Busing migrants out of Texas affecting small cities in Republican-led states
Small town officials in Georgia and Tennessee say migrants were dropped off in their towns without warning.
Gov. Greg Abbott has directed thousands of migrants bused out of Texas to Washington, D.C., and now New York, putting a strain on the East Coast.
But officials report migrants have also disembarked in other cities along the way, including Chattanooga, Tenn., creating an impact on smaller local governments.
“It's just surprising because it seems like such an absurd kind of thing for a government to do, it's so disorganized,” said Joda Thongnopnua, the chief of staff for the City of Chattanooga. “We were caught off guard by the fact that you had a state government just acting so irresponsibly.”
Thongnopnua told The Texas Newsroom that at least three buses carrying migrants from Texas had stopped in Chattanooga and allowed some to leave.
He said there had been rumors about this happening over the last few weeks, but it was not until last week that the city — in partnership with multiple immigrant rights groups — was able to respond and make contact with some migrants “to basically make sure that all of these folks get the resources they need to arrive at their destination safely, to connect with family, and to meet their basic needs, including food and shelter.”
Lisa Sherman Luna, the executive director of the Tennessee Immigrant and Refugee Rights Coalition, told The Texas Newsroom, “Abbott is trying to create chaos and use people as political pawns here in Chattanooga.”
Her offices in Nashville have also received migrants who claimed to be on buses from Texas.
Sherman Luna said the city is showing it has the resources and willingness to treat migrants with dignity.
“Welcoming asylum seekers or people who are fleeing persecution and violence is nothing new for Tennesseans — we've been doing that for decades,” she said. “I think what is different in this situation is the way that people are being dumped or left here in Chattanooga, without the proper infrastructure, support or coordination with the local government.”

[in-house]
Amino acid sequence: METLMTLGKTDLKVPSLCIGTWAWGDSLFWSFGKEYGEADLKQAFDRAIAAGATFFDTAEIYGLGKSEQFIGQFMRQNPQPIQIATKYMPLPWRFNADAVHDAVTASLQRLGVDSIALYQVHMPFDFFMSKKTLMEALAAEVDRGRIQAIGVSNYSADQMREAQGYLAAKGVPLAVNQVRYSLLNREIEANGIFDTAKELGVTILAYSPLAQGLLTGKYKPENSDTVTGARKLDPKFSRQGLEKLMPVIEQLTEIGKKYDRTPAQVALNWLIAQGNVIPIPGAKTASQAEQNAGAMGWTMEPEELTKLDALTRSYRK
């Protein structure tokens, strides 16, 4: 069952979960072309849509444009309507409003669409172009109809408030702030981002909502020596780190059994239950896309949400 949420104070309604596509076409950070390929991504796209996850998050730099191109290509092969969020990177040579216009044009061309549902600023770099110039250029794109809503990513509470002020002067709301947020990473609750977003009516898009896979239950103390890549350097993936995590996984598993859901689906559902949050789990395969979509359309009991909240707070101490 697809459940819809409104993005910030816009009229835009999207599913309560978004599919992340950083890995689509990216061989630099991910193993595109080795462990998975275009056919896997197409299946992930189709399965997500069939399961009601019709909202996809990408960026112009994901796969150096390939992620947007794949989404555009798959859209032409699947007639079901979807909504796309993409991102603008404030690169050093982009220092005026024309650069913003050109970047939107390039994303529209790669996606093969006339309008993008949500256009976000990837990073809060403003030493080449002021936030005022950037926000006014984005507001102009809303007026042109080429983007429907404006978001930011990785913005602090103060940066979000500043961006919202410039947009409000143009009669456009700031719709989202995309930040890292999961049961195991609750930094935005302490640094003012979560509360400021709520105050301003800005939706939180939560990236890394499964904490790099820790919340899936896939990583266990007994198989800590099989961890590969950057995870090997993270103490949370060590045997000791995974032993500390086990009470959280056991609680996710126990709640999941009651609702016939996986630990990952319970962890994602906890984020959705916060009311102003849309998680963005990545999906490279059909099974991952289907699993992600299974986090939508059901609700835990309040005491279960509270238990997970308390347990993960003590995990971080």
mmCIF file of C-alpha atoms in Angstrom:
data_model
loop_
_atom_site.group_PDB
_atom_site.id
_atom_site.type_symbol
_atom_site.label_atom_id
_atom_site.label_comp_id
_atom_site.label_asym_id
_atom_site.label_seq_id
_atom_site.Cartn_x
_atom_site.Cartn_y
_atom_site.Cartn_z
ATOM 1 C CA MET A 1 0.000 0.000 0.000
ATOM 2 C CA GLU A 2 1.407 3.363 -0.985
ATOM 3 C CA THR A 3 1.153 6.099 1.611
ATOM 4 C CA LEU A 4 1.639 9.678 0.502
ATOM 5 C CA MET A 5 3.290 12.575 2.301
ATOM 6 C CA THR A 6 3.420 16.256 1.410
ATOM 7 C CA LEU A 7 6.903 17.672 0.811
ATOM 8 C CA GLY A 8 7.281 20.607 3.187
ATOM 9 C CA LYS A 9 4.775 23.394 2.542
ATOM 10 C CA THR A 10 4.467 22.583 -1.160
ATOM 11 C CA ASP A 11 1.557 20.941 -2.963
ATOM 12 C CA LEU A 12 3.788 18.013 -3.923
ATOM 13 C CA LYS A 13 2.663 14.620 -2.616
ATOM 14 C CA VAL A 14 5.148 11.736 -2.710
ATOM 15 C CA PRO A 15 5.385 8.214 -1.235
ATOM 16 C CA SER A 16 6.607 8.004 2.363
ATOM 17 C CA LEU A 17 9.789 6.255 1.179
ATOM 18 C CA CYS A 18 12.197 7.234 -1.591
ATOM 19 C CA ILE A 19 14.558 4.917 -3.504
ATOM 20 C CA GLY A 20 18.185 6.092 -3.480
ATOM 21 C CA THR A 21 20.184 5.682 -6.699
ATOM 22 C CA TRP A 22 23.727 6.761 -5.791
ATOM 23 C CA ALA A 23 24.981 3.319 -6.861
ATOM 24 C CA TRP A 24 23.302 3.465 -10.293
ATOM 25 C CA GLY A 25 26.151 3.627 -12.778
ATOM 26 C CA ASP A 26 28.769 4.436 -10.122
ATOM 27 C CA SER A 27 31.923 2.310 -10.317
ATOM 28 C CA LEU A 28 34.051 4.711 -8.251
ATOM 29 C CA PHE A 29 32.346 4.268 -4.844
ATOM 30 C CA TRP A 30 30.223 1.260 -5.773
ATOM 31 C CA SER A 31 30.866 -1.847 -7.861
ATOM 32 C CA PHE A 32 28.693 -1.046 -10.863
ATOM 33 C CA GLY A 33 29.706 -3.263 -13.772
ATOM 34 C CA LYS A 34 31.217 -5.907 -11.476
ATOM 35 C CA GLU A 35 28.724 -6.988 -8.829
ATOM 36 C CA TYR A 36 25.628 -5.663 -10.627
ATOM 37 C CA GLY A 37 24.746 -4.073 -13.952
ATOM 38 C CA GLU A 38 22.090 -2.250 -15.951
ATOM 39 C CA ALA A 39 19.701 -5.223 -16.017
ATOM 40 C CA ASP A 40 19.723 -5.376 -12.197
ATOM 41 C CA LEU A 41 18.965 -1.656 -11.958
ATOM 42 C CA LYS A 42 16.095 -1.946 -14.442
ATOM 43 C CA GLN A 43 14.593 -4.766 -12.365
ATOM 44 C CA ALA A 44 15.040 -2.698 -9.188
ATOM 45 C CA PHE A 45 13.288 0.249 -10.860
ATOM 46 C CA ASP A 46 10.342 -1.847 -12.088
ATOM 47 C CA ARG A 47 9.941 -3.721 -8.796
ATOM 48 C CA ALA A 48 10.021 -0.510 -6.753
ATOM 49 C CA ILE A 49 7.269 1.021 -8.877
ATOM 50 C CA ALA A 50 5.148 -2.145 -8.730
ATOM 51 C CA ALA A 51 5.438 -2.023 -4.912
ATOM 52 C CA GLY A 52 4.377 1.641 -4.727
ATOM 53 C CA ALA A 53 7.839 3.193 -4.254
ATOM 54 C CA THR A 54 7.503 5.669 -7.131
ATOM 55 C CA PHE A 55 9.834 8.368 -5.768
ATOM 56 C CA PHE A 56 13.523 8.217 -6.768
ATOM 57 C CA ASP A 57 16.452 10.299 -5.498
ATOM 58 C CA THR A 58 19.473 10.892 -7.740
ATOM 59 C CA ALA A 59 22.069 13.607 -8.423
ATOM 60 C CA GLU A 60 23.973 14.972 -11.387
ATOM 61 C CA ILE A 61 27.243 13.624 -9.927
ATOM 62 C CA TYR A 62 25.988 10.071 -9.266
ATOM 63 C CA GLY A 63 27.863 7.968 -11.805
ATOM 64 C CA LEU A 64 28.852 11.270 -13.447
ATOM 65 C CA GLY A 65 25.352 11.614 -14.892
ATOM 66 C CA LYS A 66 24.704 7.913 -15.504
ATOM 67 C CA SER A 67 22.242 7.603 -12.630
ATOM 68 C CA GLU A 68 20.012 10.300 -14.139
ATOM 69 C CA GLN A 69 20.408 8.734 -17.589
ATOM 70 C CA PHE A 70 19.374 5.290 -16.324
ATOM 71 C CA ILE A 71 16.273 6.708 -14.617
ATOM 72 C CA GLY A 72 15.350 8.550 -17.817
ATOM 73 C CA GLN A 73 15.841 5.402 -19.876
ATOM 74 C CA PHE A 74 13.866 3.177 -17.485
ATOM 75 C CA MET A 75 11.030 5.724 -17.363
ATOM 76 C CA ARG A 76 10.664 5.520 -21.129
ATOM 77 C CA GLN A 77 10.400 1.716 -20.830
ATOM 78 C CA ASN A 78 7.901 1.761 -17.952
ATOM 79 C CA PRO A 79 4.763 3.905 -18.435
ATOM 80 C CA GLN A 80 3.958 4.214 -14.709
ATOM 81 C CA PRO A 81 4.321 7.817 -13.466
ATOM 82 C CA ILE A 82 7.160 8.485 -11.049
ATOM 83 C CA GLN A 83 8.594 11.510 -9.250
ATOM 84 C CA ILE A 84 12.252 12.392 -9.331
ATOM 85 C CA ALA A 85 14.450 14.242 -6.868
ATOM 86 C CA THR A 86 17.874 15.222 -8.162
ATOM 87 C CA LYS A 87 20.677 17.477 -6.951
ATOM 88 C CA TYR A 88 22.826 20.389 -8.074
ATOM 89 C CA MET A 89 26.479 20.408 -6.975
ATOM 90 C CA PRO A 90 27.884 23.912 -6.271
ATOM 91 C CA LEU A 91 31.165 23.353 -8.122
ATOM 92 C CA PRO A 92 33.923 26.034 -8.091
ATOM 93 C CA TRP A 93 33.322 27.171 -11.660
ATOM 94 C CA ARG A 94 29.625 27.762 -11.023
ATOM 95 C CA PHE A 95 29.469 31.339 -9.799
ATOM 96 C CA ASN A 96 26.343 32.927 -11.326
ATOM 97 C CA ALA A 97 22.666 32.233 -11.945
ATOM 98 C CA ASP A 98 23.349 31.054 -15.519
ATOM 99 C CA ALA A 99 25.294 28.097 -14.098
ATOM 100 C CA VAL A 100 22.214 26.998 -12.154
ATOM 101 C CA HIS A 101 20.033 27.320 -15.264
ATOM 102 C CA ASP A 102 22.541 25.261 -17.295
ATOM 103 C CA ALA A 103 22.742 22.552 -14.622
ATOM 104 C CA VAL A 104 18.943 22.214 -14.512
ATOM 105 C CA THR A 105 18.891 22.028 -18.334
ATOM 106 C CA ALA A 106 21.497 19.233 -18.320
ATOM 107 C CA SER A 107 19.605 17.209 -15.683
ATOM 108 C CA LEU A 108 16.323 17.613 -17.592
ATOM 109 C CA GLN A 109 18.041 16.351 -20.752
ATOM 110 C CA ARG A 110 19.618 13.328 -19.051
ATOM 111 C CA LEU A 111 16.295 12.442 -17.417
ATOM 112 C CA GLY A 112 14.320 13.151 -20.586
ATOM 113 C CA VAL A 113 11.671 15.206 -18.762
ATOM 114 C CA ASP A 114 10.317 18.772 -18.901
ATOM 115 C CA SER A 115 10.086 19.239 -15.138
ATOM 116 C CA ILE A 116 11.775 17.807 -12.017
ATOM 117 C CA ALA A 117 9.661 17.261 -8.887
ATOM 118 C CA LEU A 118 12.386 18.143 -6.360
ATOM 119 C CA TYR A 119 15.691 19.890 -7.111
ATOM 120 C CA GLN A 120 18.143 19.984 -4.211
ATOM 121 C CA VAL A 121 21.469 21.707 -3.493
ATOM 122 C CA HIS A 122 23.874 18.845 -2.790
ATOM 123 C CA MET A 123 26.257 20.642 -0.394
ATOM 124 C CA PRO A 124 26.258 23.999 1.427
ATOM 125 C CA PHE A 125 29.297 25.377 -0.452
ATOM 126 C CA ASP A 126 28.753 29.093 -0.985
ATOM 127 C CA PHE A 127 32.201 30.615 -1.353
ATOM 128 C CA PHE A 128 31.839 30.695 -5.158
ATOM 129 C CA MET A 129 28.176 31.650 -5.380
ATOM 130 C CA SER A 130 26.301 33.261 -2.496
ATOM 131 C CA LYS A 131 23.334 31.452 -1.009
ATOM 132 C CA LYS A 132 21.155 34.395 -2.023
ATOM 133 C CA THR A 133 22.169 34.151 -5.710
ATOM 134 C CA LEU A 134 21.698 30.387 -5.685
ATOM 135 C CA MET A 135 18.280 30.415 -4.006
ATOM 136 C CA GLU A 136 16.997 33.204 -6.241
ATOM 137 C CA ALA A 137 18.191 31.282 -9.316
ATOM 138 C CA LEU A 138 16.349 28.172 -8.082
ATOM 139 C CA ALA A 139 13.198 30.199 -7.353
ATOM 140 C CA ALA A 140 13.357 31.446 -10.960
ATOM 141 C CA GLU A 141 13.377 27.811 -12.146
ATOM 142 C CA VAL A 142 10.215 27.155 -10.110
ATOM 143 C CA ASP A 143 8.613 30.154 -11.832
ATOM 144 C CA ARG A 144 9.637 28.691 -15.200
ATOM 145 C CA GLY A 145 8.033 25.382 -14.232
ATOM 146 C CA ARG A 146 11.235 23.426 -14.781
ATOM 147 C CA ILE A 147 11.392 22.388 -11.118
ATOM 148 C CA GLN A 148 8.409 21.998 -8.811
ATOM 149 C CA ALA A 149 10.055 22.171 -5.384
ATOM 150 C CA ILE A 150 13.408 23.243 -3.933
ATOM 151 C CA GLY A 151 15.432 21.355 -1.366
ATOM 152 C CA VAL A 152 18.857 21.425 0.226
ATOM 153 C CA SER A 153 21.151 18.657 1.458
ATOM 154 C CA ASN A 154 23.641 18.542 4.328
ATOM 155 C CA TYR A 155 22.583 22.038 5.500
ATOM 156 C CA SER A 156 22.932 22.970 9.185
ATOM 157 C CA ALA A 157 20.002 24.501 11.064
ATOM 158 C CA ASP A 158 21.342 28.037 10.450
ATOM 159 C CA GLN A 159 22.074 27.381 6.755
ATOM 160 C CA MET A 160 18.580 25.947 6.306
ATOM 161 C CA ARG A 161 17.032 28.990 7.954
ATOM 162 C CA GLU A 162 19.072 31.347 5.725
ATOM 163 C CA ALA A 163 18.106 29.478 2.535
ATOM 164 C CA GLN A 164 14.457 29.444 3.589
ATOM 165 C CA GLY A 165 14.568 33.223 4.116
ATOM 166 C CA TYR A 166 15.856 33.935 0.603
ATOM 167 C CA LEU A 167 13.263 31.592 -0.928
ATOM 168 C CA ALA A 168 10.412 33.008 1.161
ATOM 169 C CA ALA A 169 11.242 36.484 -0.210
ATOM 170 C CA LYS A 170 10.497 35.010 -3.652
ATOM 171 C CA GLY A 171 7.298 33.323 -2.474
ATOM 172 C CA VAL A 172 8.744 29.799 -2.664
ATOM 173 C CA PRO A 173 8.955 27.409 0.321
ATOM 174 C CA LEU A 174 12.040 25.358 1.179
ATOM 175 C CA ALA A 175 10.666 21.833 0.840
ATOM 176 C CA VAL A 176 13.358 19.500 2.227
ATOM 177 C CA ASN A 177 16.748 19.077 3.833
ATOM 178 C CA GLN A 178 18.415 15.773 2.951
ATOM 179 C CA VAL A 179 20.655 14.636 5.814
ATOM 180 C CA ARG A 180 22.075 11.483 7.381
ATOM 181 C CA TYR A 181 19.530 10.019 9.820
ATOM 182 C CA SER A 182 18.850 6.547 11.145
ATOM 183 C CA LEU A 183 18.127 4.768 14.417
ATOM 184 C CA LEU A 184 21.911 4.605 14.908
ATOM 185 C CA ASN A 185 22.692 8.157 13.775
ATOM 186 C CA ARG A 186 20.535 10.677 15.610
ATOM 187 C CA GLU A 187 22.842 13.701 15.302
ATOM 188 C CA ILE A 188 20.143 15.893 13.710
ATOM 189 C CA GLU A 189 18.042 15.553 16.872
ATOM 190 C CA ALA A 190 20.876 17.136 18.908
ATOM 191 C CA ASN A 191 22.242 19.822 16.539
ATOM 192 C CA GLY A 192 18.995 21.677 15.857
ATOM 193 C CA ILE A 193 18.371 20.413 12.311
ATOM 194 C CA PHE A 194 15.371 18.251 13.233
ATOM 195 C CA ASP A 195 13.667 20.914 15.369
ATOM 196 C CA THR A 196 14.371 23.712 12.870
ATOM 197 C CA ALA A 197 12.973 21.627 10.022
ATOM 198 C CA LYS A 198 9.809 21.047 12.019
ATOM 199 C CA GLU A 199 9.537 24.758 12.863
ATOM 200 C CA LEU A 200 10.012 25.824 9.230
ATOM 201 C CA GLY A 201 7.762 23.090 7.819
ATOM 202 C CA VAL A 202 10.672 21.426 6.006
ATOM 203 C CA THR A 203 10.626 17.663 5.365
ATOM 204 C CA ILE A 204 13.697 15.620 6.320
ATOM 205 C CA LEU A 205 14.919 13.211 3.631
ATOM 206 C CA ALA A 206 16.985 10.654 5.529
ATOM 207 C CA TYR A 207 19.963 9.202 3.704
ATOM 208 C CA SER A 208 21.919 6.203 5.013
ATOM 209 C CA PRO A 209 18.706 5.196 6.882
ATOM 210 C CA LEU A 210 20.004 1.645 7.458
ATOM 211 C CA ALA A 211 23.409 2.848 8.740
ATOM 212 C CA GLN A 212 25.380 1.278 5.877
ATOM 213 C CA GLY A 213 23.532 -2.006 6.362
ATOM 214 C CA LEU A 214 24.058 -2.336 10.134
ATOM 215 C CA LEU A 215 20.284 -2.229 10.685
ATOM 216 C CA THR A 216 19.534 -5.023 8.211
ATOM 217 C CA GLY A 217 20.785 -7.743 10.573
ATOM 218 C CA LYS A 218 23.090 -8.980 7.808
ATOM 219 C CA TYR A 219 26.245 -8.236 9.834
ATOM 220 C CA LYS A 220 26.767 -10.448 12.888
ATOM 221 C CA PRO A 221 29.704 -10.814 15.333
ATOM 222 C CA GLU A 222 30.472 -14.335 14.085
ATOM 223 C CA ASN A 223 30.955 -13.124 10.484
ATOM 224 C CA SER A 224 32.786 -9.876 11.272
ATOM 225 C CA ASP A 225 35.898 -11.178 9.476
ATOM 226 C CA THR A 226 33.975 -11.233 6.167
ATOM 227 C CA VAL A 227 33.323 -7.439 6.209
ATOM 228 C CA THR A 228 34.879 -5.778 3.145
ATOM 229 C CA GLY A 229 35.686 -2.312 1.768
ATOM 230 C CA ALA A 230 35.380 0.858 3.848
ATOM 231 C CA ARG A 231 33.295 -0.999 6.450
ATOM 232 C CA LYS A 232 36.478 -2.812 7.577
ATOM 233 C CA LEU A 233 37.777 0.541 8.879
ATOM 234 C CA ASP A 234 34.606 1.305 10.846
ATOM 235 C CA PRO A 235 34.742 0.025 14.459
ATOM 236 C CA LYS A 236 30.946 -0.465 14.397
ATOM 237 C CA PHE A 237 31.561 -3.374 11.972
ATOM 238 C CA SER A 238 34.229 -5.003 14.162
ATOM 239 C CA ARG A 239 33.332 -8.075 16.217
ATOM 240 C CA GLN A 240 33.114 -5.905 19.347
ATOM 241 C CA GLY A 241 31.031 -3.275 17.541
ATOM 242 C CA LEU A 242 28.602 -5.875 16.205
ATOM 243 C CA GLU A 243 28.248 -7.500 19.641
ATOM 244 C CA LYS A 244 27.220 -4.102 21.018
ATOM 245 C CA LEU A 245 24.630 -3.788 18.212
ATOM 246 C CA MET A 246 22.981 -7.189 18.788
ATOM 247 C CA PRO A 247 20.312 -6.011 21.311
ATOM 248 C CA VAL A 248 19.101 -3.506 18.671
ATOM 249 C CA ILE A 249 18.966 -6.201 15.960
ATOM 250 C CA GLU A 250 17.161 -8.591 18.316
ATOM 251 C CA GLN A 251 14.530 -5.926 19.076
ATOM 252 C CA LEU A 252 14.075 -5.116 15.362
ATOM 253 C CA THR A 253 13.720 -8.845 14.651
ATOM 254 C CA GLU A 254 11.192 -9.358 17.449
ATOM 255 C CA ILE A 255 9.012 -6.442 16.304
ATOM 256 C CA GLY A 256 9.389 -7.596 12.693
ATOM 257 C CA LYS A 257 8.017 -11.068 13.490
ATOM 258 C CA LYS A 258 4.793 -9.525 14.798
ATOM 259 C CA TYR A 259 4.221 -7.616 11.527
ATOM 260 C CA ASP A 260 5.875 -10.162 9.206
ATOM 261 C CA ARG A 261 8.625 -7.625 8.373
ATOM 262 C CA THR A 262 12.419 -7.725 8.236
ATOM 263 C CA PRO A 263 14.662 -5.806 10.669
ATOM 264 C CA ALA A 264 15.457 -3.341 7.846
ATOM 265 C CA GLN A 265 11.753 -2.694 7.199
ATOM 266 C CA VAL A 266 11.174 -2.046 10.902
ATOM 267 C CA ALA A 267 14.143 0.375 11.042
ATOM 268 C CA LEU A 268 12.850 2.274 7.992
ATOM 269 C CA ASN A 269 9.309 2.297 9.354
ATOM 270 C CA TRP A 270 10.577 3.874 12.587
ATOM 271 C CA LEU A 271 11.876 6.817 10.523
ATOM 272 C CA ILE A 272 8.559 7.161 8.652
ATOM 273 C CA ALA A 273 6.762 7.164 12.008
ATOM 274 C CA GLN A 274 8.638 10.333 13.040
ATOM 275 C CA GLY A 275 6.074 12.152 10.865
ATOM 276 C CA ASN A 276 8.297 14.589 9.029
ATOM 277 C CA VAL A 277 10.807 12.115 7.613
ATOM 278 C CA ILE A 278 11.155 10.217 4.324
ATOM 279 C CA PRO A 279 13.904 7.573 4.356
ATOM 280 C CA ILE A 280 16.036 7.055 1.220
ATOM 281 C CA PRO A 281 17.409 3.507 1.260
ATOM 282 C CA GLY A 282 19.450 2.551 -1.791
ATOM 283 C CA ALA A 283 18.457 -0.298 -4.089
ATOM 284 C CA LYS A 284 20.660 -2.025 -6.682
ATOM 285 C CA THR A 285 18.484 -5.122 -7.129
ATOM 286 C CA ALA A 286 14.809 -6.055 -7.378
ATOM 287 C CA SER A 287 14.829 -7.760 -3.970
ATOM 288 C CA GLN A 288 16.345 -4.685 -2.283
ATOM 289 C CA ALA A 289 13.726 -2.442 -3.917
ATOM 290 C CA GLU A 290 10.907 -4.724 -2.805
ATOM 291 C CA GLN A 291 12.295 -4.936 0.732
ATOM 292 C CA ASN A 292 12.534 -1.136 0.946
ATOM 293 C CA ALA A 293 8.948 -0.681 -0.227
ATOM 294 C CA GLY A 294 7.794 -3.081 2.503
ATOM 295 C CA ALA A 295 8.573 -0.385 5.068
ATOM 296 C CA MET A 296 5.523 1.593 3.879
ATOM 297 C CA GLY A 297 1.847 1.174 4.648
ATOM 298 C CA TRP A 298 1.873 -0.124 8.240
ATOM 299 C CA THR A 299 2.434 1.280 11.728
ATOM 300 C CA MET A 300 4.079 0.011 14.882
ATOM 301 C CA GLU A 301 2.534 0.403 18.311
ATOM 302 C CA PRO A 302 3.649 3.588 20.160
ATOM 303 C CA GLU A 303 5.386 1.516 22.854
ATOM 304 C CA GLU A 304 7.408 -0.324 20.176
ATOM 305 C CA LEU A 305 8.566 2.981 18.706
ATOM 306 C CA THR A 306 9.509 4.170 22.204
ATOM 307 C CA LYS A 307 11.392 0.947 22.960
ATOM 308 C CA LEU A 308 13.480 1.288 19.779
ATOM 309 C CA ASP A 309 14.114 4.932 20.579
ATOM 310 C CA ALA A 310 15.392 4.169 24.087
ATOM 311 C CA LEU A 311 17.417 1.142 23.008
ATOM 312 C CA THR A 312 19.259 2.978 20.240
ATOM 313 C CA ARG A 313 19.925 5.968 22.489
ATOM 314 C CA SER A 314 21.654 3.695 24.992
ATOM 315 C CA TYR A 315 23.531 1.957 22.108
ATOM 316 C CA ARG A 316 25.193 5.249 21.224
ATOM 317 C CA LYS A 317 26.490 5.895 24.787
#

We are aware that Chattanooga is apparently a stopping point for charter buses sent by the State of Texas to the East Coast carrying migrants following the legal process of asylum. 1/3— Joda Thongnopnua (@JodaThongnopnua) August 12, 2022
Gov. Abbott, a Republican, announced in April the state was going to start sending unauthorized migrants — released by the federal government while pending a court hearing — out of Texas to the nation's capital to send a message to the Biden administration.
Earlier this month, Abbott announced that buses were also arriving in New York. But his office never mentioned that migrants had the opportunity to get off elsewhere.
Abbott spokesperson Renae Eze told The Texas Newsroom in an email that over 15 buses carrying more than 900 migrants have departed for New York City.
When asked about buses stopping in Chattanooga and elsewhere, Eze confirmed that migrants are able to get off buses early.
“Migrants are allowed to disembark at any of the stops on the way to New York City or Washington, D.C., as they have been processed and released by the federal government,” Eze said.
Abbott’s proposal to bus migrants has been controversial among Democrats and, to a smaller scale, Republicans.
The mayors of the cities where the buses are arriving have said the program is misleading and exploits migrants.
But even some Republican leaders, including former Texas GOP chair Allen West, have criticized Abbott. West called the idea in April “stuck on stupid.”
Outside of Texas, other Republican governors have praised Abbott.
In a statement, Casey Sellers, a spokesperson for Tennessee Gov. Bill Lee said: “The border is out of control, and we commend Gov. Abbott for holding the federal government accountable.”
Sellers also said Lee’s administration has “no reason to believe buses from Texas are dropping migrants off in Tennessee ahead of their final blue state destinations.”
But Chattanooga officials say that’s not true.
Impact in smaller towns
Since April, there've been a handful of reports of migrants debusing in other states on their way to the East Coast.
Thongnopnua, with the City of Chattanooga, said the news reflected how unorganized Abbott’s program is.
“I actually think that, unfortunately, Gov. Abbott — who had this intention to conduct a political stunt that caused chaos in Washington, D.C., and New York — it kind of backfired on him, because he didn't really think all the details through,” Thongnopnua said.
Migrants have also arrived unexpectedly in Georgia. Last Wednesday, conservative Fox News host Tucker Carlson interviewed the sheriff of Dade County, Ga., Ray Cross.
Cross said that last week his department received a 911 call from a store manager claiming a bus had dropped migrants at his store.
Cross said he responded and saw the bus pulling away and migrants following the bus.
“I stopped the bus, went on to the driver, and asked him what he was doing,” Cross told FOX News. “And he said, ‘Well, I can’t stop them from getting off the bus.’ And I said, ‘Well, you are not leaving them here. They have no resources; we have nothing for them here in Dade County.’”
Cross said migrants, through a translator, claimed they were being coerced by the driver of the bus to get off in Dade County.
But none of the latest reports seem to make Abbott slow down the policy.
Eze, Abbott’s spokesperson, said in an email Thursday, “Texas will continue stepping up to protect Texans and provide relief to our overwhelmed border communities by busing migrants to New York City and our nation’s capital.”
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